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Posts Tagged ‘Hamed Wardak’

ASTROTURF: Tidskriften The Nation har avslöjat att Hamed Wardak, son till Afghanistans försvarsminister, anlitade Patton Boggs LLP för att genomföra en lobbykampanj med målet att plocka fram en kandidat som skulle kunna ersätta president Hamid Karzai.

Aram Roston skriver;

Earlier this year [d.v.s. 2009] Patton Boggs LLP, Washington’s most monied lobbying firm, established a nonprofit front group on Wardak’s behalf to act as the ”face” of a campaign for increased US engagement in Afghanistan, according to confidential legal records (…)

Hamed Wardak is listed as ”one of eight founders” of CUSAP… CUSAP’s chief message was a ten-point plan for Afghanistan, whose recommendations included ”strengthen and equip the Afghan National Army,” which is overseen by Wardak’s father (…)  

[T]the organization’s history reveals it to be a classic Astroturf operation. On January 30, 2009, ten days after Obama’s inauguration, Patton Boggs attorney Nicholas Allard wrote a memo to Wardak, copied to three other lawyers from his firm (…) In the memo Allard laid out a ”comprehensive plan” that would ”assist you in achieving your objective for Afghanistan” while meeting all legal and ethical standards. Patton Boggs would ”collect information about the new Administration’s emerging policy.” It would advocate a ”long-term U.S. strategy in Afghanistan that goes beyond military involvement.” Most controversial, the firm would ”launch a discreet campaign to find an alternative candidate to lead Afghanistan.” (…)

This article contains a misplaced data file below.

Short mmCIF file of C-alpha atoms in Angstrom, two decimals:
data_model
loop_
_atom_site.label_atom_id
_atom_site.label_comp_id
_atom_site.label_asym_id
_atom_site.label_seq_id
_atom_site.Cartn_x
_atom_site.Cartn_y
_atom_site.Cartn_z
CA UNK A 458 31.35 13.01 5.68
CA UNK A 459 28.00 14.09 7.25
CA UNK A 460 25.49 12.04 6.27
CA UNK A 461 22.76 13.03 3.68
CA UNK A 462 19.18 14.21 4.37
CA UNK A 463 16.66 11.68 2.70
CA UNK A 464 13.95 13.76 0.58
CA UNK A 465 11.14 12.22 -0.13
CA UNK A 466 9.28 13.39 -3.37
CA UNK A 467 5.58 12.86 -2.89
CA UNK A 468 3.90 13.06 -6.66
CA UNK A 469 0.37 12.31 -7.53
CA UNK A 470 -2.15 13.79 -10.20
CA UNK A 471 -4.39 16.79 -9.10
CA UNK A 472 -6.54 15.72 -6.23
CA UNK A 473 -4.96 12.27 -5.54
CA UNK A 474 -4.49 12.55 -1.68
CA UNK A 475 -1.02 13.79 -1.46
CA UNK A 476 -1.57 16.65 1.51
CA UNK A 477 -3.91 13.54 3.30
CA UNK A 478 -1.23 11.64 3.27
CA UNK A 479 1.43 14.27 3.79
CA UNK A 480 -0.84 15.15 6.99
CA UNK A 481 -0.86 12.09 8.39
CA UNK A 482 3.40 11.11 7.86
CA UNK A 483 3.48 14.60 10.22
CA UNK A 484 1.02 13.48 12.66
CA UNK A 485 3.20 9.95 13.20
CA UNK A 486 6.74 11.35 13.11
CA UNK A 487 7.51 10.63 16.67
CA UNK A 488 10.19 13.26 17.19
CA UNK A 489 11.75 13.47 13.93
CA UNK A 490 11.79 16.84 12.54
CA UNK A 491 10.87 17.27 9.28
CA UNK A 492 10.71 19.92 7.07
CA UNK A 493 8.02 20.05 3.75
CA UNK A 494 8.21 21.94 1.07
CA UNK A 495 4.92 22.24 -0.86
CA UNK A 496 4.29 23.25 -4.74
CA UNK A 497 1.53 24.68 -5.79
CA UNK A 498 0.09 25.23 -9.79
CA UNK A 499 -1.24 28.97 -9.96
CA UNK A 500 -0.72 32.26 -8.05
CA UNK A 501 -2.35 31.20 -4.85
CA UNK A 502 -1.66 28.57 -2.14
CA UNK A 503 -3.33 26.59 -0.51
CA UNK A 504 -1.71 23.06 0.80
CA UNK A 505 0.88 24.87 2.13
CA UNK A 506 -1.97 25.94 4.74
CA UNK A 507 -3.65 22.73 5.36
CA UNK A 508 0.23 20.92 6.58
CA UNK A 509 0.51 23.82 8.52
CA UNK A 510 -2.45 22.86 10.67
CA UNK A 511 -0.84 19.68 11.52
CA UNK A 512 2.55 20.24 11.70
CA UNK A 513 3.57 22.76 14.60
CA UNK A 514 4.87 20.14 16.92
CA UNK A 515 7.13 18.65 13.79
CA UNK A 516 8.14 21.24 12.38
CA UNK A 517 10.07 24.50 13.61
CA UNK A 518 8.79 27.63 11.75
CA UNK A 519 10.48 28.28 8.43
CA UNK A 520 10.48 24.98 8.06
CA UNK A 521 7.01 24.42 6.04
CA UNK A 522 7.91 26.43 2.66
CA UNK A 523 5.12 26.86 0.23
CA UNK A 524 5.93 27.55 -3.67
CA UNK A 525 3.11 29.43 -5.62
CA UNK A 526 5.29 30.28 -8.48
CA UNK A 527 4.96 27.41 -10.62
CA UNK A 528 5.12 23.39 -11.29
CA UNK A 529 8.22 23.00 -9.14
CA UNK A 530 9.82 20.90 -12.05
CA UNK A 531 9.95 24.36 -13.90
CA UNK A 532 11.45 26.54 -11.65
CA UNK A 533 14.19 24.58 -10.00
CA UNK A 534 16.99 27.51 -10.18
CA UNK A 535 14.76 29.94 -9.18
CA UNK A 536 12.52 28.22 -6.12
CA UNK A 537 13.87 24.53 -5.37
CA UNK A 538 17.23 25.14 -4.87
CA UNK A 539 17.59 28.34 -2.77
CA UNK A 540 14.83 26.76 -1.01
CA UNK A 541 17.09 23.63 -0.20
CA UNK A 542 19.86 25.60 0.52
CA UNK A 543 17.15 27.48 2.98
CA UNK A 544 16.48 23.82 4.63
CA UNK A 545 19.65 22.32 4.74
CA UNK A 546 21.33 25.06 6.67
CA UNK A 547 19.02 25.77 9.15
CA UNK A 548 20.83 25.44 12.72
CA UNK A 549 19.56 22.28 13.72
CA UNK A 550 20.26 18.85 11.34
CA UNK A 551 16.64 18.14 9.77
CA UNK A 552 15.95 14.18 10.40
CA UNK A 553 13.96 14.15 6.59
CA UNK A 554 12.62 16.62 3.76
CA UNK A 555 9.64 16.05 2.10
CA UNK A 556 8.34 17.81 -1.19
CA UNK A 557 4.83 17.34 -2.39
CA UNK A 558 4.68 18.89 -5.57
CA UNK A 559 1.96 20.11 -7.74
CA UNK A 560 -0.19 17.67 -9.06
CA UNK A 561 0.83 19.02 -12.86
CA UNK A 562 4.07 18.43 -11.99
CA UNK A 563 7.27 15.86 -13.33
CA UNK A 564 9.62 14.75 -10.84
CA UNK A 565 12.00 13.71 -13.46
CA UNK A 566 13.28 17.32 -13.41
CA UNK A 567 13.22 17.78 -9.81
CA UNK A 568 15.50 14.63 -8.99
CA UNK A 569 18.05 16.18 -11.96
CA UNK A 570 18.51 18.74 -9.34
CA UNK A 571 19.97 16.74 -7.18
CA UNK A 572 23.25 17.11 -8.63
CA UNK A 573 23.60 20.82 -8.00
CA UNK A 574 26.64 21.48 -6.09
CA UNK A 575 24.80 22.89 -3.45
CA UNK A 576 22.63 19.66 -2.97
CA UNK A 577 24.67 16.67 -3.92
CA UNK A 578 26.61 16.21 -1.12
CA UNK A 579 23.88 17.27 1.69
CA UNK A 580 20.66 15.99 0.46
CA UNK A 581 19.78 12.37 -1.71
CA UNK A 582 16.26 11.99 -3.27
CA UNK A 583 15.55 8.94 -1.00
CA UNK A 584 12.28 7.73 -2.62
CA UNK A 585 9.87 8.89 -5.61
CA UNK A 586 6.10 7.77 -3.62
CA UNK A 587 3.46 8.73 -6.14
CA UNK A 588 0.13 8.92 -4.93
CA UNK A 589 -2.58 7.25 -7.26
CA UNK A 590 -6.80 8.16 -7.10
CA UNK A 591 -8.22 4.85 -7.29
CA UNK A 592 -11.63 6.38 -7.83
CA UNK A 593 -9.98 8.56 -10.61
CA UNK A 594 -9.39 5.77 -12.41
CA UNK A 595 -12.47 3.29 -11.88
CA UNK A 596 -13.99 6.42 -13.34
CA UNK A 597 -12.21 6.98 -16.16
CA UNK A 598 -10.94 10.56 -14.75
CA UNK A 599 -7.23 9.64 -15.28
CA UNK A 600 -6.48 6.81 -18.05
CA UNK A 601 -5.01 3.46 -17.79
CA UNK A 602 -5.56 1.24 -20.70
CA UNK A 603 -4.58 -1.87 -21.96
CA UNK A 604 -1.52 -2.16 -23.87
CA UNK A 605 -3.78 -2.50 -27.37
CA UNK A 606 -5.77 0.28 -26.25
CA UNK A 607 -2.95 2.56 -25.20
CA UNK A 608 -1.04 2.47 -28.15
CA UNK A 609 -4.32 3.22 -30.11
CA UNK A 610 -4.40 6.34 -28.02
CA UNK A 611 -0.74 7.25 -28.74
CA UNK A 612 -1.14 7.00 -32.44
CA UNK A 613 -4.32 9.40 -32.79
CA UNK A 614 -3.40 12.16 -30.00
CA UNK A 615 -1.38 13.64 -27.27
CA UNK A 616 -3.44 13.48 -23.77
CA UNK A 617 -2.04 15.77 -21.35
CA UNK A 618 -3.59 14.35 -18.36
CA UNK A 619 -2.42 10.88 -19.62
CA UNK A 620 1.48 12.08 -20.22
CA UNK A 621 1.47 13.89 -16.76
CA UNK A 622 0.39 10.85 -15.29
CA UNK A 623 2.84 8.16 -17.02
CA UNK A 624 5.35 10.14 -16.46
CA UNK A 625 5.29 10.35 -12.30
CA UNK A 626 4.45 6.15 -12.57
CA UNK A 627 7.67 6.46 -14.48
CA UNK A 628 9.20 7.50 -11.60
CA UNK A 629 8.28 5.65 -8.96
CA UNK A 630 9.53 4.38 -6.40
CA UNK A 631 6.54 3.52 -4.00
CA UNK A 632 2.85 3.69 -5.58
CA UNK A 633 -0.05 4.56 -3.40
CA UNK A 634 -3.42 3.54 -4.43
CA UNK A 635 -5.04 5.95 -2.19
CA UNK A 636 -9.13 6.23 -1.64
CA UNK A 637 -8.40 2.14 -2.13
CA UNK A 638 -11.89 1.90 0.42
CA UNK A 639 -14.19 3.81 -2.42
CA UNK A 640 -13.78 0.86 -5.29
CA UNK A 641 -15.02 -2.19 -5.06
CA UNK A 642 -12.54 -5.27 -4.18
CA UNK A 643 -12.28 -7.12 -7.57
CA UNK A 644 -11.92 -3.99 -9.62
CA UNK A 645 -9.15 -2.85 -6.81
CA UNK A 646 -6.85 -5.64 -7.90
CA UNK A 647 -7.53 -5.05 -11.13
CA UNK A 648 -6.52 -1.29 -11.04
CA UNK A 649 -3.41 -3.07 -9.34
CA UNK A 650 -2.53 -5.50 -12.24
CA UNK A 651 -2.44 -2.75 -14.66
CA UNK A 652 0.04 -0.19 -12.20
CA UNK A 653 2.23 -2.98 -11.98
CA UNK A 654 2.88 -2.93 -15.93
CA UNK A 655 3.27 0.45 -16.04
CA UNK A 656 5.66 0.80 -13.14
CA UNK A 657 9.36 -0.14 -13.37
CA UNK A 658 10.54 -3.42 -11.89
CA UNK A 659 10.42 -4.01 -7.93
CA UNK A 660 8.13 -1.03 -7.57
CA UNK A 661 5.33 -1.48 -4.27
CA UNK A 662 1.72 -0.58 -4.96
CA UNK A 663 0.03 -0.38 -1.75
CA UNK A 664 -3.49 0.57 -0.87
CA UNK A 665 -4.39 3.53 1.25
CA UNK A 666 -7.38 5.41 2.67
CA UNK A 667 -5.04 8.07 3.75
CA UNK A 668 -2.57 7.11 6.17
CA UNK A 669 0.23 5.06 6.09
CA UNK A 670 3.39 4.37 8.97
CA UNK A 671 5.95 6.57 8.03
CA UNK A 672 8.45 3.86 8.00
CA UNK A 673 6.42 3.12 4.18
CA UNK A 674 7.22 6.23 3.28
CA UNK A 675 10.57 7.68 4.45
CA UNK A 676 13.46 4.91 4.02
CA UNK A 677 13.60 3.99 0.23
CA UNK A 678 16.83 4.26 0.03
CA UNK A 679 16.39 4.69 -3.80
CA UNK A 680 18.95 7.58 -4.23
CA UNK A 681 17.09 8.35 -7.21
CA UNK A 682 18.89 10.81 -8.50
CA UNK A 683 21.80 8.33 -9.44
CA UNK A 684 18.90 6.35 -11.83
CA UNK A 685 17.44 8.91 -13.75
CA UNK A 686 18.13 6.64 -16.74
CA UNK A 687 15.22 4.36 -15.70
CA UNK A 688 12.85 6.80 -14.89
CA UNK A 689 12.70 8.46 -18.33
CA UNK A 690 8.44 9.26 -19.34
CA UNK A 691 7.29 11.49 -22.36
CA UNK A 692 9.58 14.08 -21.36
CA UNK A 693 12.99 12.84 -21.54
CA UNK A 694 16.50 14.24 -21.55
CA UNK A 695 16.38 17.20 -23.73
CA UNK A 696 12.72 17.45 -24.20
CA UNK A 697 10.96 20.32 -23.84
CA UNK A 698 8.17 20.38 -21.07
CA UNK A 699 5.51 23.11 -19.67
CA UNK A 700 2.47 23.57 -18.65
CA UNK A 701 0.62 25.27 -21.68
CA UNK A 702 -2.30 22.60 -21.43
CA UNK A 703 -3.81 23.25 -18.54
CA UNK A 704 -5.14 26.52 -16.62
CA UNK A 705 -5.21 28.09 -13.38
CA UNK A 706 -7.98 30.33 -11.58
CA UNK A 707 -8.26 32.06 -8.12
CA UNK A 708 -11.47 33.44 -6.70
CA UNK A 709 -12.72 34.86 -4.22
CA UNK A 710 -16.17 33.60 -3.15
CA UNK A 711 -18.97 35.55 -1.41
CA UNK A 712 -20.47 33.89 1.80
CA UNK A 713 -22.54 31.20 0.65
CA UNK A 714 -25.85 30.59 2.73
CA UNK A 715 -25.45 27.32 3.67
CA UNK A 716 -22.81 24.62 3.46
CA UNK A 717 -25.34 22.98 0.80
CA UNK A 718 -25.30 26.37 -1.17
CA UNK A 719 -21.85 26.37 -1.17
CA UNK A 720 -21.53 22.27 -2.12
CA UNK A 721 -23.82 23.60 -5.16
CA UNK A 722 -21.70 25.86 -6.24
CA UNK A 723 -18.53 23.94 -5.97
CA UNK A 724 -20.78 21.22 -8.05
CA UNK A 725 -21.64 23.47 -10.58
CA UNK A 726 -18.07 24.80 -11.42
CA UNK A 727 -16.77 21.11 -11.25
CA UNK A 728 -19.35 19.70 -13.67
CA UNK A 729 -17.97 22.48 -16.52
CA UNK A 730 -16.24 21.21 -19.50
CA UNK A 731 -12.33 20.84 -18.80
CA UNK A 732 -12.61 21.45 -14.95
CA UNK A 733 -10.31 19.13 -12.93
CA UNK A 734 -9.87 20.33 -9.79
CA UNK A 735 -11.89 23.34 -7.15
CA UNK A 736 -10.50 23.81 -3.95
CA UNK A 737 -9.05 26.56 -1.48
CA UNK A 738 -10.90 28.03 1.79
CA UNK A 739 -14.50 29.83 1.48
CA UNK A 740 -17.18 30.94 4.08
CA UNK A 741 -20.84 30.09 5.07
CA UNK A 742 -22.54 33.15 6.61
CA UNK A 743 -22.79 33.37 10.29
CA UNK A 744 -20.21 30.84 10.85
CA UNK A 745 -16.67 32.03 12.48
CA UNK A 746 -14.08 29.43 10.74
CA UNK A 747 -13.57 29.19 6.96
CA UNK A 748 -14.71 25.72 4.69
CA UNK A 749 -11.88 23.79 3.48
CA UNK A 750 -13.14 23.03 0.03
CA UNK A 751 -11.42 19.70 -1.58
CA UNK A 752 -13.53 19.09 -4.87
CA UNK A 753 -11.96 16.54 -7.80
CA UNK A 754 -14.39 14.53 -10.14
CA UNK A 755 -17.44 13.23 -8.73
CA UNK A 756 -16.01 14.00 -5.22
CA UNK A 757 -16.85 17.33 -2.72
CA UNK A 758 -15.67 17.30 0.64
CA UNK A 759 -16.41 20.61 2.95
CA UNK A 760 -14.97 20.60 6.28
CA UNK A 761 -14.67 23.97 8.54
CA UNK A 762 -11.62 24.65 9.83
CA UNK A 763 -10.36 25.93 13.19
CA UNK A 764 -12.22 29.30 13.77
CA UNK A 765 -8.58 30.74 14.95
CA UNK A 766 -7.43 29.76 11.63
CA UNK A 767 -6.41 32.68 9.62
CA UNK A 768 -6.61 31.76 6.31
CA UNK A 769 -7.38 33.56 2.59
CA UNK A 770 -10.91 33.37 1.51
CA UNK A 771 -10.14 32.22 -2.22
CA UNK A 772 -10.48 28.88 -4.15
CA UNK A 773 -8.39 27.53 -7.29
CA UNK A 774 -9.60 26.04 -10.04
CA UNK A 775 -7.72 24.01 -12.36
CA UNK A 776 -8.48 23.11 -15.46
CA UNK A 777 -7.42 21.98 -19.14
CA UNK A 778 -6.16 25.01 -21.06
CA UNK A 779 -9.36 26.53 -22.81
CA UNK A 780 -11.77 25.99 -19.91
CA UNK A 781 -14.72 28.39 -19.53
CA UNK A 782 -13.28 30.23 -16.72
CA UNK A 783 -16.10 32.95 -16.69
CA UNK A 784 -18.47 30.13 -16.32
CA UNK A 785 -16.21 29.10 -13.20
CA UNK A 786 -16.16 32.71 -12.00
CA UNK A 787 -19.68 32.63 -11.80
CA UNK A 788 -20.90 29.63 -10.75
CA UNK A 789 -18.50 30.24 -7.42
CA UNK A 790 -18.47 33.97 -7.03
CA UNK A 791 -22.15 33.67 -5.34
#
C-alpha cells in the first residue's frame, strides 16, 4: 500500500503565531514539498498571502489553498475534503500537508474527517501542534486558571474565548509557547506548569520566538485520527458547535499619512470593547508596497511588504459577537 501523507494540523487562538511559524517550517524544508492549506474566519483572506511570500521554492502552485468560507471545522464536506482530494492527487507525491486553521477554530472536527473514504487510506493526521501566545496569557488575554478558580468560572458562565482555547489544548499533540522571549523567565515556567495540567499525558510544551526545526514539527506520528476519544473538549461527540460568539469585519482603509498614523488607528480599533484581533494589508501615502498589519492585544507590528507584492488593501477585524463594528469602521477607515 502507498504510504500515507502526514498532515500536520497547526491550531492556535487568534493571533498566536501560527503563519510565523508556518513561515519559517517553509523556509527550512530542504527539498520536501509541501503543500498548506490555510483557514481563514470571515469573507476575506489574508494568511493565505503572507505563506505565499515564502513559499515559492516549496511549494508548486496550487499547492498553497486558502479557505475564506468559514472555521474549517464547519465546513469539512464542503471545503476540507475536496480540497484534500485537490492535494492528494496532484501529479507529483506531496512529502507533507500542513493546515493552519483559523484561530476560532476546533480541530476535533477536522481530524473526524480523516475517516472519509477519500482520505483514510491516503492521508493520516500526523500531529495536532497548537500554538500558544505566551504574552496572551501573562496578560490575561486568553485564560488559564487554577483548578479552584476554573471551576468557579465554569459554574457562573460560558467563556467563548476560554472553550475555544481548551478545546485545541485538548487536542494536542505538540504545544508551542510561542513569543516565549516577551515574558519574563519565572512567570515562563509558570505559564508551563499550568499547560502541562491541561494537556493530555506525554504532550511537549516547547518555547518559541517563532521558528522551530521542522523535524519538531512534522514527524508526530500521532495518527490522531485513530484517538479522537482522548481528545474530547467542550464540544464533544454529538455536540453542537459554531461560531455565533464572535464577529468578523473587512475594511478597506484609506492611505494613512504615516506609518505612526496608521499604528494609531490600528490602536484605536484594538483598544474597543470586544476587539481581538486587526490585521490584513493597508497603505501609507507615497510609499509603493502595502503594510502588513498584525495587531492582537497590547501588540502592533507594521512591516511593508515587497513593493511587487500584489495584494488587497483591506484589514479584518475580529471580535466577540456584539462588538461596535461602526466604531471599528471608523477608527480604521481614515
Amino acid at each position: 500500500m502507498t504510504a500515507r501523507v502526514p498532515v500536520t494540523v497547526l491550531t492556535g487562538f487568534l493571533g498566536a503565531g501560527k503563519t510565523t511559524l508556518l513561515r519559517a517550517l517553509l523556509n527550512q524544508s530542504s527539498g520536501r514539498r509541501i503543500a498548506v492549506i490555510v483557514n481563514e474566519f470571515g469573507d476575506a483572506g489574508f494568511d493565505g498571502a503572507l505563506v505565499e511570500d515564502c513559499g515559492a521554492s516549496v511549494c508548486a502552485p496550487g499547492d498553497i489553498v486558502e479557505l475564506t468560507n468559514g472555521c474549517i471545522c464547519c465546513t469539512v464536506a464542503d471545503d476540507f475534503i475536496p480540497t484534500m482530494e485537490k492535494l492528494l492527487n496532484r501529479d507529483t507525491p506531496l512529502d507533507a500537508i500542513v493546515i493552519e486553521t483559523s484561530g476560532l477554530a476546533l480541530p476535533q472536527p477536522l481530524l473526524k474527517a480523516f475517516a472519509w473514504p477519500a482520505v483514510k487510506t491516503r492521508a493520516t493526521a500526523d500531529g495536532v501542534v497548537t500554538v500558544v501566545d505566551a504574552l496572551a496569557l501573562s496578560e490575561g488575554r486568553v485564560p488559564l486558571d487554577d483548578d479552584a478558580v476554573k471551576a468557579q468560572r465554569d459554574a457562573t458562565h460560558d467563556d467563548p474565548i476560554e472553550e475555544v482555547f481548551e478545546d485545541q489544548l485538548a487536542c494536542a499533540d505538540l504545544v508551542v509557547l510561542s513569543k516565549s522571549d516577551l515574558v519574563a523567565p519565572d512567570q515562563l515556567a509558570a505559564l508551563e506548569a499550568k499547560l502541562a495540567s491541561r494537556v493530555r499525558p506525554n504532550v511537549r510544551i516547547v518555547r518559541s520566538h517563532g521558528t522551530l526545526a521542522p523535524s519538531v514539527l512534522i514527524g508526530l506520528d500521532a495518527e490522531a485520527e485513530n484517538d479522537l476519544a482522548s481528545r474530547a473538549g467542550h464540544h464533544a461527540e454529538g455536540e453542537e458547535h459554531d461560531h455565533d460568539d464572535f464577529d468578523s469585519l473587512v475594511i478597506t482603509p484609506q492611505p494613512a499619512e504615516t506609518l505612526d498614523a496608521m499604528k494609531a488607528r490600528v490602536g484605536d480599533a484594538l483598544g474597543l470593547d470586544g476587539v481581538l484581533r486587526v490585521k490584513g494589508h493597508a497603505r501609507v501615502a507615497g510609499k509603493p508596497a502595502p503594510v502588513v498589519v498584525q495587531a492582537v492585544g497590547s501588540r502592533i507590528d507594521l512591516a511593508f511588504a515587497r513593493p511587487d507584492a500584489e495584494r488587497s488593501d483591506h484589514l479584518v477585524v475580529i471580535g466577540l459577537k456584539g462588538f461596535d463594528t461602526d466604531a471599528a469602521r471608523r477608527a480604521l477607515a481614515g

What was the ”first step” in achieving these aims? ”To establish an entity that will act as the ‘face’ of our campaign,” the memo said. ”This organization will be Patton Boggs’s client. We suggest creating an organization such as the ‘Campaign for a United Afghanistan’ or the ‘U.S.-Afghanistan Strategic Partnership.'” (…)

I shared the Patton Boggs language with John Stauber, founder of the Center for Media and Democracy and a critic of the lobbying industry. ”This is an explosive document,” he said, pointing out that such planning memos rarely see the light of day. ”This is classic PR subterfuge,” he said. ”It’s called the third party technique.” (…)

In this case Patton Boggs appears to have presented a lobby front group as a grassroots organization while the firm’s client stands to profit personally from extended US engagement in Afghanistan.

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